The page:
Asi (Orontes) River Location.

Orontes is the English name of the river, whereas Asi is used both in Arabic and Turkish. As such, it will be used throughout this report.


#Newsworthy ..

What Brought Islam? [History]


Islam is the Arabic word for ’submission’, in the sense of surrendering to God’s will. It is the religion of about 1.6 billion people around the globe as of 2010, according to the Pew Research Center, which also ranks the Abrahamic, monotheistic faith as the fastest growing religion in the world.


How Islam Began

It was in the small desert town of Mecca, located in what is now Saudi Arabia and surrounded by the Byzantine and Sassanian empires, that Islam emerged in the early 7th century through revelations that Muslims believe were made to Islam’s prophet, Muhammad, by the archangel Gabriel – Jibril in Arabic.

Muhammad began receiving revelations in 610 while he was meditating in a cave on the summit of Mount Hira, outside Mecca. Muslims believe that those revelations are the words of God, conveyed by Gabriel, and that they constitute the Koran, Islam’s holy book.

Muhammad only confided in his wife and close family and friends that he had received the revelations, and it was more than two years later that he started preaching publicly.

A Religio-Social Reform Movement
According to certain historians and religious scholars, such as Vernon O. Egger, Islam emerged essentially as a ‘religio-social reform movement’, as its leader grew up an impoverished orphan who lived with his grandfather, then with an uncle after his grandfather’s death.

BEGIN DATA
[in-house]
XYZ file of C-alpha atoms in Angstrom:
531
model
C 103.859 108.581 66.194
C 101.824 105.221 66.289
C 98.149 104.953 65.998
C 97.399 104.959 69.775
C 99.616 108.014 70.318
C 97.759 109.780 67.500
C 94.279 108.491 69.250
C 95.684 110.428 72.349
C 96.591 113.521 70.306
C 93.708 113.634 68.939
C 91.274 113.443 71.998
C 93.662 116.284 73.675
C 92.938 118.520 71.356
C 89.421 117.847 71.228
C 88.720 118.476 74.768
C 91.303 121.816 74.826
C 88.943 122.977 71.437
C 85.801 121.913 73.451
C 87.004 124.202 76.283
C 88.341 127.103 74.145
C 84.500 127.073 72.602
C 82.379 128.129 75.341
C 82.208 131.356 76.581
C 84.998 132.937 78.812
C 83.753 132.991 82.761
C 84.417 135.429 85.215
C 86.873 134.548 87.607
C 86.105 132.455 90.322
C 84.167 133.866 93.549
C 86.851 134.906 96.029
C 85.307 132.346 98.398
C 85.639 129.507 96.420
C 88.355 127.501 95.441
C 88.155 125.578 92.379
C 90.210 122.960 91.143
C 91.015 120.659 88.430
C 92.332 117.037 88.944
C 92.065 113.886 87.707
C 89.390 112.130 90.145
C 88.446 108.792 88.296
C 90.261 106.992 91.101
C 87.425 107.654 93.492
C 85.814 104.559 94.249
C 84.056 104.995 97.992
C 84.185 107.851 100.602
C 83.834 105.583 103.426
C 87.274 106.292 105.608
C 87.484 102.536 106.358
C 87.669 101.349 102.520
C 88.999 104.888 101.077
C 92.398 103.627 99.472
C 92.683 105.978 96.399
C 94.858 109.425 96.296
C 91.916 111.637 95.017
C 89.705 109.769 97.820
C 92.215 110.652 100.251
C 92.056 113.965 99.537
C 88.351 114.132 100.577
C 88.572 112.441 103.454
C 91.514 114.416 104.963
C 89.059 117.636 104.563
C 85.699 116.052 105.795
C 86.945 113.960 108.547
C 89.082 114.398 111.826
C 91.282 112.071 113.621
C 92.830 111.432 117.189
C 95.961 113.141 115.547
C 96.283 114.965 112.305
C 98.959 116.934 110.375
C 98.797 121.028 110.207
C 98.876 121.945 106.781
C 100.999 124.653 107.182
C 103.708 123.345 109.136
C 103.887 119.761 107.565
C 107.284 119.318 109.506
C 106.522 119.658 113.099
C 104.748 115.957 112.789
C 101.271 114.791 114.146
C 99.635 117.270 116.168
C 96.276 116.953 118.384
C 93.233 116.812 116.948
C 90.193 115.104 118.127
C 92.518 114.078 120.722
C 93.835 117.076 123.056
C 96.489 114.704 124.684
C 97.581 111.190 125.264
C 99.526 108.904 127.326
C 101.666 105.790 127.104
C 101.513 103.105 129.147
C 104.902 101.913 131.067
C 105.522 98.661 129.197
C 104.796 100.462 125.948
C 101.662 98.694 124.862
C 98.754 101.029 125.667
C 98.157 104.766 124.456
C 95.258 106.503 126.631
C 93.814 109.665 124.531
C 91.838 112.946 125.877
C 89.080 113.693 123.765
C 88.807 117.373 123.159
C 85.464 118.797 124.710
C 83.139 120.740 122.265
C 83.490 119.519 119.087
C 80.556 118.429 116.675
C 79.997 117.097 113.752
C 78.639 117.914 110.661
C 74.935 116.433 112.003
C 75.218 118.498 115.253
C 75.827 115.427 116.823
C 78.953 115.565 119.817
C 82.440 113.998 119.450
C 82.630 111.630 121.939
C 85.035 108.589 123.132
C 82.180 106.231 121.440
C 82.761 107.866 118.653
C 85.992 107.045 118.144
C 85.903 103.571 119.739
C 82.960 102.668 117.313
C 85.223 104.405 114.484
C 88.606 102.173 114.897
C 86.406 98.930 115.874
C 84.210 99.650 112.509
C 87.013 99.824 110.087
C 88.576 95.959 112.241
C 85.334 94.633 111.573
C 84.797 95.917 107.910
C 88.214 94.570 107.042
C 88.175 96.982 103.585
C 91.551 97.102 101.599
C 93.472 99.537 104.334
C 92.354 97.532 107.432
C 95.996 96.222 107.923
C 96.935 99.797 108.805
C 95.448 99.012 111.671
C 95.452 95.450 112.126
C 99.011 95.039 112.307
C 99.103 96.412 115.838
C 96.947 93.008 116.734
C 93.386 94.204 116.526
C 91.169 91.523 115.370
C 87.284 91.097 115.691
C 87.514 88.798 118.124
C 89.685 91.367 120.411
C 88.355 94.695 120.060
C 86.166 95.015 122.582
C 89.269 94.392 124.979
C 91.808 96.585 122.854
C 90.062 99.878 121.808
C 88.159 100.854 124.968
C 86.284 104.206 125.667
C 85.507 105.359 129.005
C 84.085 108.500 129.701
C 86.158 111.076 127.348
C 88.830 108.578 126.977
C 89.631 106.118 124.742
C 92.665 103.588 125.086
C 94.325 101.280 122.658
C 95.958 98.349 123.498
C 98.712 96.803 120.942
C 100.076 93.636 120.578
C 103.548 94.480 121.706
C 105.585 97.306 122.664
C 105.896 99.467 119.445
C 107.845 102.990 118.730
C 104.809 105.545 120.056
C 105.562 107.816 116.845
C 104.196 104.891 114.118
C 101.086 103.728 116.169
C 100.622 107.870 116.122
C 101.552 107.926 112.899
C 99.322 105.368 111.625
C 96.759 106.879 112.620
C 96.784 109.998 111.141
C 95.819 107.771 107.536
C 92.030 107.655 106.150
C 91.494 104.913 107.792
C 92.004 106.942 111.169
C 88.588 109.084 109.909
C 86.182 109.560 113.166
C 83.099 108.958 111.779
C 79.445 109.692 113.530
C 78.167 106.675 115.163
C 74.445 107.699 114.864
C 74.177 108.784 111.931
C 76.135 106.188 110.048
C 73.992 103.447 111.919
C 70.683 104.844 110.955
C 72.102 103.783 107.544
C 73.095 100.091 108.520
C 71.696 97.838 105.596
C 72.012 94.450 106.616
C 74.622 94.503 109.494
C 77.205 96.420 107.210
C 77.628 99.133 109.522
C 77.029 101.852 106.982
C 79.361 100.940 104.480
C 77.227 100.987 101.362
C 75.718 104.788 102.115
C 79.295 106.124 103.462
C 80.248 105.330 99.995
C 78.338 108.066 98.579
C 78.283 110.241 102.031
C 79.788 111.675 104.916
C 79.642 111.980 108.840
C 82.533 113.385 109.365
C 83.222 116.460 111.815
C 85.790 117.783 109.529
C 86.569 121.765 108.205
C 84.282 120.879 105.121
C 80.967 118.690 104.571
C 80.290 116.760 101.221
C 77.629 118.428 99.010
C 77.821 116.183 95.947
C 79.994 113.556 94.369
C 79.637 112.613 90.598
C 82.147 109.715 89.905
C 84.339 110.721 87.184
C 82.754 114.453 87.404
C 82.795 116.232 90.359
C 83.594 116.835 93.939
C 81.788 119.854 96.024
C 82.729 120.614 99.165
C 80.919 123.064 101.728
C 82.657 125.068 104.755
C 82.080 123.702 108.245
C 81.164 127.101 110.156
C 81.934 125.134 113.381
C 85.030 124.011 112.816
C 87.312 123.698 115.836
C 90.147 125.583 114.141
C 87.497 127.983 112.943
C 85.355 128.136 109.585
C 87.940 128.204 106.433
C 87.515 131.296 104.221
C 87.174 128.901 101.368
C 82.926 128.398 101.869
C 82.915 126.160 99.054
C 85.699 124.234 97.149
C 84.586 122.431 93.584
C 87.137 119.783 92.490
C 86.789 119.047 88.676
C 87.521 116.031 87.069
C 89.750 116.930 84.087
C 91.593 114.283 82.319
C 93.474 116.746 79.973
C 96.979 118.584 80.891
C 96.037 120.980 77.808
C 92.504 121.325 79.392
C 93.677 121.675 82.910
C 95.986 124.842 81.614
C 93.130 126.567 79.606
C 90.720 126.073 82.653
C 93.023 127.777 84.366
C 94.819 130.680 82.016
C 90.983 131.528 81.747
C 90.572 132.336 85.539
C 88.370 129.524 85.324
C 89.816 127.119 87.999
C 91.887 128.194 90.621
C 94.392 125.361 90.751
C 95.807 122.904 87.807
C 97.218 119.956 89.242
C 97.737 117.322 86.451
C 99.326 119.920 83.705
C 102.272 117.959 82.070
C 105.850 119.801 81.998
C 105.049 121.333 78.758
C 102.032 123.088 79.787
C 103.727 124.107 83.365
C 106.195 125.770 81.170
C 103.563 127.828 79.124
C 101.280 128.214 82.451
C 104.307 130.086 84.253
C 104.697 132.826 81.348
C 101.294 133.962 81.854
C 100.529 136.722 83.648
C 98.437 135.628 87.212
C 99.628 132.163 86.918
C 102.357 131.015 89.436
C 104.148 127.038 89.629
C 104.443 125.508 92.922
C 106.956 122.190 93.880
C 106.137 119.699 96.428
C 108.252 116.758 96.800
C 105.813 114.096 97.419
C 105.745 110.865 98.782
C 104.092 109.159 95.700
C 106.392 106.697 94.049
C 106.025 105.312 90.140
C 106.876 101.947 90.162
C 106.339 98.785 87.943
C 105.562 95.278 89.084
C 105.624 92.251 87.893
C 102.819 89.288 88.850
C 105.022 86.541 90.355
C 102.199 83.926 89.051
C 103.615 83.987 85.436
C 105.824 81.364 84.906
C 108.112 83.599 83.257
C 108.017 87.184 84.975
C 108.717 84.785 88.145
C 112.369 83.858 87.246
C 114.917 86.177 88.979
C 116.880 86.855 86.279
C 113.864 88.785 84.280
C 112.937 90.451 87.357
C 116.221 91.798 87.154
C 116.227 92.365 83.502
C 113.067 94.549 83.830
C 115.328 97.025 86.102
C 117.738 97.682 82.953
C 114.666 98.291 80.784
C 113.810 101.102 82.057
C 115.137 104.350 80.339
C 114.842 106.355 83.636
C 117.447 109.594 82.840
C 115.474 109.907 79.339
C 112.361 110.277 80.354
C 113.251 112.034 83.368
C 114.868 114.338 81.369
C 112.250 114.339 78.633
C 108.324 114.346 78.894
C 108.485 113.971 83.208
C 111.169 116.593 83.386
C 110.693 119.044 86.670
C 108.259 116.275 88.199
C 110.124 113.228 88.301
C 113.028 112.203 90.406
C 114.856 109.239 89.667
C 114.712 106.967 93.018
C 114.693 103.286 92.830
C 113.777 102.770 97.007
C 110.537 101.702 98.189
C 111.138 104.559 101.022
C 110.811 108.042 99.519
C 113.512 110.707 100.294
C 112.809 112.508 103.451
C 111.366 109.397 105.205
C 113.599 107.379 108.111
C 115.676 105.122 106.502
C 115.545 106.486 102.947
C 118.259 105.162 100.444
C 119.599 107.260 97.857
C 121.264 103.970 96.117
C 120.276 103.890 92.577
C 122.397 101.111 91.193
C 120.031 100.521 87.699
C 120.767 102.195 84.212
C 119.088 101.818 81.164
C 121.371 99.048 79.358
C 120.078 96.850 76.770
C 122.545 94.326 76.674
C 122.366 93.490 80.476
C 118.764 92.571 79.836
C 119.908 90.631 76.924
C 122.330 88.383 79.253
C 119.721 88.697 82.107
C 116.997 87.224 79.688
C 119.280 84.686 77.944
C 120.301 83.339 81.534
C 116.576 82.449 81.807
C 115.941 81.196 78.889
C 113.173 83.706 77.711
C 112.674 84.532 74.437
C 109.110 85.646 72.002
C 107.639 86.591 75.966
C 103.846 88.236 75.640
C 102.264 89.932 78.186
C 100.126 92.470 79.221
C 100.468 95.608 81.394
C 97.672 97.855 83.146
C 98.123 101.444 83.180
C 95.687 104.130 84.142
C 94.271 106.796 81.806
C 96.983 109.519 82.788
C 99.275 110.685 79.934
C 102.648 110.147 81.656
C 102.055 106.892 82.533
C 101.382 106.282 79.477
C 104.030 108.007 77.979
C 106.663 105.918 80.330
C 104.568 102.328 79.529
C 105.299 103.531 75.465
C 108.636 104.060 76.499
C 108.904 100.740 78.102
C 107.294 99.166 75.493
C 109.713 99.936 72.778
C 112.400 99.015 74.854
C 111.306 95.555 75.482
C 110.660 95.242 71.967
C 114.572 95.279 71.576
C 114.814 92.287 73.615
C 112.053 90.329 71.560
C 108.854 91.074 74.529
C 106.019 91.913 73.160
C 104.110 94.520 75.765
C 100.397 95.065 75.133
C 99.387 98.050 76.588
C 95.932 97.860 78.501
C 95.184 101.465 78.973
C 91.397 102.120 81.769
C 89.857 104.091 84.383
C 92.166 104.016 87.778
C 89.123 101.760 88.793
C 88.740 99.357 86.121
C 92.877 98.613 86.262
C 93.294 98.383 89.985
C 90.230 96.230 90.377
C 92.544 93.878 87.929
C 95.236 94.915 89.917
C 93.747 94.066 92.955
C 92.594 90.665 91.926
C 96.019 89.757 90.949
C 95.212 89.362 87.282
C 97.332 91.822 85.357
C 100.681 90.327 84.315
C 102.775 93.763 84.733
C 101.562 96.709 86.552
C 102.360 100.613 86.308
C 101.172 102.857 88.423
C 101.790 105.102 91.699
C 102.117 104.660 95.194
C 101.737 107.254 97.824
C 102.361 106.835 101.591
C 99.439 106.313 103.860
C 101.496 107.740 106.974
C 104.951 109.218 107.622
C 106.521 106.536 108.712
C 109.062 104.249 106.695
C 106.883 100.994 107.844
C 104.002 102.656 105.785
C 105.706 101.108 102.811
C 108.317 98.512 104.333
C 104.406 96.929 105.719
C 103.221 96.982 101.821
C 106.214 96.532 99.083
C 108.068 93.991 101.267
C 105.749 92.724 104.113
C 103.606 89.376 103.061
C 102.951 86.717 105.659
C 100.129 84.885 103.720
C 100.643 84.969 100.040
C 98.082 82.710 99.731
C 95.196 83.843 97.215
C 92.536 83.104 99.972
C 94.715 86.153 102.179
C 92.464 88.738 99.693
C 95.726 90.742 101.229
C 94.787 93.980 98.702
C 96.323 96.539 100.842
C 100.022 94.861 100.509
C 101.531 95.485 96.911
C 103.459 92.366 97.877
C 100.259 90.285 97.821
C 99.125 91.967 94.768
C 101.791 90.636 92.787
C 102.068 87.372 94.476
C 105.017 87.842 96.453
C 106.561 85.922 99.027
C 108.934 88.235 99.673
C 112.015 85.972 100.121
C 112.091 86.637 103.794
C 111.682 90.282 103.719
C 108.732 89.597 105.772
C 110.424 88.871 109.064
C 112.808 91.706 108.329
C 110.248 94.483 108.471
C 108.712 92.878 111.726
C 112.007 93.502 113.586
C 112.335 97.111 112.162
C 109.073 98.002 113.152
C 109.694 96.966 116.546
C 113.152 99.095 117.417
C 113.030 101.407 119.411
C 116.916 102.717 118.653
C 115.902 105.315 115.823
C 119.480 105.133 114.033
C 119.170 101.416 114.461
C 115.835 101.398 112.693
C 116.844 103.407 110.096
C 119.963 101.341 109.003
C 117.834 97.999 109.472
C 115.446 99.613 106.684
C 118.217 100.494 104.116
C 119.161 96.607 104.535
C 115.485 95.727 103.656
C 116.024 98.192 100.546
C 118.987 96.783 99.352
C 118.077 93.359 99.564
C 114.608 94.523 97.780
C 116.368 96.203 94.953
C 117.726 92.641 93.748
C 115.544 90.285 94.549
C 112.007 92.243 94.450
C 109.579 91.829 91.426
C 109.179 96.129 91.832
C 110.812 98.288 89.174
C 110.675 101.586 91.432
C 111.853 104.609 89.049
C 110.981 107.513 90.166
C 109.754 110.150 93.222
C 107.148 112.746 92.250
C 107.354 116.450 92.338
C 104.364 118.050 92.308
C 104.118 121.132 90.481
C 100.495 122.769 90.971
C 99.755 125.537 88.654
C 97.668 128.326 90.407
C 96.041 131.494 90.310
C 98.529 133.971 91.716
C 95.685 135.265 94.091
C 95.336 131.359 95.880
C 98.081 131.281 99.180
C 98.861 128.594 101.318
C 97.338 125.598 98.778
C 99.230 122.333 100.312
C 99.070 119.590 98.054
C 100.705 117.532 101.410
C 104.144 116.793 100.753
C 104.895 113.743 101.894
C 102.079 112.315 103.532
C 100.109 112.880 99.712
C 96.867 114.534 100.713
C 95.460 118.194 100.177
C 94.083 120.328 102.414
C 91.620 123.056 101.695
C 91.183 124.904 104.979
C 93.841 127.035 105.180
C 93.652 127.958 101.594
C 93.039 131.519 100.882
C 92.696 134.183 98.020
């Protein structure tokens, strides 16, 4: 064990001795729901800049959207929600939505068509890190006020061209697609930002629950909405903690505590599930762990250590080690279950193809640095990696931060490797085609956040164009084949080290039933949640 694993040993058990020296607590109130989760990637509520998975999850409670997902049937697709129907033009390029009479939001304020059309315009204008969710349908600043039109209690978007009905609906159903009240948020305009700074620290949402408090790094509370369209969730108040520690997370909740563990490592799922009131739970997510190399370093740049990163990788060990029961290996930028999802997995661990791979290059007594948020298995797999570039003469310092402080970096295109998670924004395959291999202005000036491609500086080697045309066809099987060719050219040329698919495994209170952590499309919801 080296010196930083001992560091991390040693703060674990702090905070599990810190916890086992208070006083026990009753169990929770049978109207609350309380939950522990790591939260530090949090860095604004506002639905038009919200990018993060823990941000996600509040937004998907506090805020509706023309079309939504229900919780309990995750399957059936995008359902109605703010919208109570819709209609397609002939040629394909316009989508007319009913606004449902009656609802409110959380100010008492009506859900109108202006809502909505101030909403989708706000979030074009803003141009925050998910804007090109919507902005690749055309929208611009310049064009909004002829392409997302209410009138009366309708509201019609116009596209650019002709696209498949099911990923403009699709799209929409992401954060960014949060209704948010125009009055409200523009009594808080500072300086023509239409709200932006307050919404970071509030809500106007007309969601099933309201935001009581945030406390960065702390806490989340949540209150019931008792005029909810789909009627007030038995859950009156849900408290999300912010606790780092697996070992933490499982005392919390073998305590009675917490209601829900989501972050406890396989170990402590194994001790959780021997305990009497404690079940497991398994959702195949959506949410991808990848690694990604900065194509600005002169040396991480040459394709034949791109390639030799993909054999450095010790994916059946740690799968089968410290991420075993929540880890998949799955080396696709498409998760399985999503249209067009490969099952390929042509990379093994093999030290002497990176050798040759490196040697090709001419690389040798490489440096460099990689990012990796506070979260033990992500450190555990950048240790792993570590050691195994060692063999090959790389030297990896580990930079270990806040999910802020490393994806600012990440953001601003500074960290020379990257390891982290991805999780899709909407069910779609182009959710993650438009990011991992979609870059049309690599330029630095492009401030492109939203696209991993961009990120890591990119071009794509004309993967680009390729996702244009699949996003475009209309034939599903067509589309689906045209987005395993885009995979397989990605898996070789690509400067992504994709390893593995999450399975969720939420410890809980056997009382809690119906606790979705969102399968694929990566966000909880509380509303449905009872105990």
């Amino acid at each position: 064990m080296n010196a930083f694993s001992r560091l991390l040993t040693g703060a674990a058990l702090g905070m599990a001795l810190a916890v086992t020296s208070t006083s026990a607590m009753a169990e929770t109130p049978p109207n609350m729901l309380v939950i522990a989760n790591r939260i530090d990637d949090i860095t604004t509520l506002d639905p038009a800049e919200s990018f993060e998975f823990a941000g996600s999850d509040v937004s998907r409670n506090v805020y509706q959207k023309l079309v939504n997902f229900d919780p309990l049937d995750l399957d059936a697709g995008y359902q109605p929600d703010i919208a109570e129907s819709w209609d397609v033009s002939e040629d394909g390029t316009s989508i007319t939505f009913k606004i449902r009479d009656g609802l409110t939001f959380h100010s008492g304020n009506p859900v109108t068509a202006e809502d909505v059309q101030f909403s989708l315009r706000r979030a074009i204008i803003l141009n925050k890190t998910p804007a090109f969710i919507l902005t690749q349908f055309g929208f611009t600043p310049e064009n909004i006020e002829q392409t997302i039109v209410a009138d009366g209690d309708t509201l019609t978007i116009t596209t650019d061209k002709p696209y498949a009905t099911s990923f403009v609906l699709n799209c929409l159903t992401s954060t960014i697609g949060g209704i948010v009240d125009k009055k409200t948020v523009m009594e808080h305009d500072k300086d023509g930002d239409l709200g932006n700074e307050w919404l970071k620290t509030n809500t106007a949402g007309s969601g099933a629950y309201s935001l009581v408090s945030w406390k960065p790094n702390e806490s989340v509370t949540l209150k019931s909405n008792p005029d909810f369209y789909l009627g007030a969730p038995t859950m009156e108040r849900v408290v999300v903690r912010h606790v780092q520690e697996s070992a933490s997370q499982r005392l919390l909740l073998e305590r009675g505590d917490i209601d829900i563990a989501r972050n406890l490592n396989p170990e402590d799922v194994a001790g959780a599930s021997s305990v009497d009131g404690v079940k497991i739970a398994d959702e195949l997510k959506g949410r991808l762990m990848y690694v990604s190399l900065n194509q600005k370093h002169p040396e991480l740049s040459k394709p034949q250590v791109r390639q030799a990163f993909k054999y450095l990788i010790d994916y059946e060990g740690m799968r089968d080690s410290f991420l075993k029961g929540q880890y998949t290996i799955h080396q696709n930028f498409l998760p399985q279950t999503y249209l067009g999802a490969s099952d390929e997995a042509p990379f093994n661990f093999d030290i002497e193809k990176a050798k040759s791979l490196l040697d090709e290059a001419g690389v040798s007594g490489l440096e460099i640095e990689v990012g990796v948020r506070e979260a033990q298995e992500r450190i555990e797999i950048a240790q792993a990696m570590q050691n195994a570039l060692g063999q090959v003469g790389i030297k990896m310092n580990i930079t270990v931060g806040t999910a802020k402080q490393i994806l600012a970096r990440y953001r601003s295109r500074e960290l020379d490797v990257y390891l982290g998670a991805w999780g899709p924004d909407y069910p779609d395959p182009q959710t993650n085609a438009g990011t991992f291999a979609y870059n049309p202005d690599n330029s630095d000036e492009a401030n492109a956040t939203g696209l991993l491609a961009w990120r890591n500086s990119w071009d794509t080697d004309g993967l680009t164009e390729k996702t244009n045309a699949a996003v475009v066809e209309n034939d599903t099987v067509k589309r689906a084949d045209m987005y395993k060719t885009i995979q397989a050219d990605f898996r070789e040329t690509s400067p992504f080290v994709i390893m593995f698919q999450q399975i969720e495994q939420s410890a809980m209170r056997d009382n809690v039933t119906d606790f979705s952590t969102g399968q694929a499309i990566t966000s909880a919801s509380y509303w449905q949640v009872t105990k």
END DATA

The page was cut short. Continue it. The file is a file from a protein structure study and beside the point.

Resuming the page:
At the time, Mecca was home to the pagan Kaaba shrine and the few hundred pagan idols surrounding it, as well as a regional trade centre with unequal distribution of wealth between a rich elite and poor, underprivileged families and clans. Muhammad called on the people of Arabia “to share wealth and create a society where the weak and vulnerable were treated with respect”, according to Karen Armstrong, who emphasized Muhammad’s social message in her book on Islam’s history. It is little wonder that the early believers – with the exception of a few prominent Meccans such as Uthman ibn Affan – came mainly from among the poor, such as freed slaves and those who belonged to lesser clans and families.

The staunchest opposition to Muhammad’s message came from his own tribe, the Quraysh, which was the dominant tribe in Mecca at the time. Muhammad belonged to the Quraysh’s Banu Hashim clan, a prominent but not the most important clan in the tribe. Scholars and observers have put forward various possible explanations for such opposition. Egger and Armstrong, for example, attribute it to the nature of Muhammad’s teachings.